For now, Fort Worth’s private sector is riding to the rescue of one public transit service. That’s good news, as far as it goes.
Earlier this month, downtown businesses agreed to subsidize Molly the Trolley, removing an unpopular, short-lived $5 fare, making a ride on the iconic, trolley-style buses free again. The trolley route is bordered by Commerce, Second and Houston streets and Lancaster Avenue.
About 15,000 people rode the shuttle around downtown for free every month until August, when Trinity Metro started charging $5 for an all-day ticket. Ridership was cut in half, so downtown businesses recently donated $136,800, or a year’s worth of fares, to make Molly free again. But Sundance Square, the hotels and others providing the money only gave enough cash for a year.
What happens after that? It’s good to know because Trinity Metro is launching another transit service also receiving short-term funding from businesses.
It’s called the Dash. The business community believes that new bus service will become a vital link between the restaurants, bars and museums along West 7th Street and the central business district.
Set to start later this year, the Dash will use sleek, all-electric buses and run every 15 minutes between downtown and the near west side and the Cultural District, with a focus on late-night service to the restaurants and bars during the week and on weekends. Businesses also hope the buses will be attractive to a younger, hipper, transit-oriented user.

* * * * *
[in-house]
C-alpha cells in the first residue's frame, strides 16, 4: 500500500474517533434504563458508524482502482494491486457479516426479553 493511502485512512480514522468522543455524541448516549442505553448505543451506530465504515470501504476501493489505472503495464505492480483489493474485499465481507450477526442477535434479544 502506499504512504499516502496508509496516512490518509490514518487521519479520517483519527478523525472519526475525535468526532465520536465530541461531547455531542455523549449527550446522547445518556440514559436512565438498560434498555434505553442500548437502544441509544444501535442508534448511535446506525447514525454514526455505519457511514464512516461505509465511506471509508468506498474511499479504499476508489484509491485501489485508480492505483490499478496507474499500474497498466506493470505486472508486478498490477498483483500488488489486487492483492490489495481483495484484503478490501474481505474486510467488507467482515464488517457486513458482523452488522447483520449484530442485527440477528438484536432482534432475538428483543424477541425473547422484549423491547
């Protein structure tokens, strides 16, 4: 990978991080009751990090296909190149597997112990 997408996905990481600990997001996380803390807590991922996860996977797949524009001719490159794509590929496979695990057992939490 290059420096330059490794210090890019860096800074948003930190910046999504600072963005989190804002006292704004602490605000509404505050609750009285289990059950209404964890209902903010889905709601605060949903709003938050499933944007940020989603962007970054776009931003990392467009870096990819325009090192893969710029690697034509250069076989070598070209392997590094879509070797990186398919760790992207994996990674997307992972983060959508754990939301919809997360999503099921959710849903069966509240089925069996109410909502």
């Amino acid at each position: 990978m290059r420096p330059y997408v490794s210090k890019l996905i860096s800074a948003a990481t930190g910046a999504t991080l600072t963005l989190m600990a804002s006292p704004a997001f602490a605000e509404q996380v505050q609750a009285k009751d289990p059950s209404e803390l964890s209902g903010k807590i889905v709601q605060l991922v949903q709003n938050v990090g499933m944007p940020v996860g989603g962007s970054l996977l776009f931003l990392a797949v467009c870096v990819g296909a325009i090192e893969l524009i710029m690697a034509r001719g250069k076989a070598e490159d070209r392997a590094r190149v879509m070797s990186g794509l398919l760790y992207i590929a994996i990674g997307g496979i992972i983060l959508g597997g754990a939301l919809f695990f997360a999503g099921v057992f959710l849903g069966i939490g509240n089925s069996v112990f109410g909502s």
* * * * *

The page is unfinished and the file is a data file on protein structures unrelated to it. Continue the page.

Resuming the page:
The merchants and museums are raising $200,000 to keep tickets on Dash to about $2 a ride. It will cost about $1 million year for overall operations of the new bus line.
It’s good to see the business community get behind Molly and the Dash. It’s also logical since most public officials agree that mass transit is a driver for any future economic development. The campaign to land Amazon made that abundantly clear.
Both fundraising campaigns are examples of how important the private sector believes mass transit is to Fort Worth’s overall economic health. We applaud their efforts. But the city and Trinity Metro can’t continually rely on merchants’ largesse to subsidize these crucial services a year at a time.
The city and Trinity Metro must develop a plan for expanding and financing transit. In January, City Manager David Cooke presented the Fort Worth City Council with options for coming up with additional dollars. So far, all we’ve heard is talk and not much else.
The annual “dash for cash” isn’t sustainable. It puts us at risk for missing the bus — and other public transportation opportunities.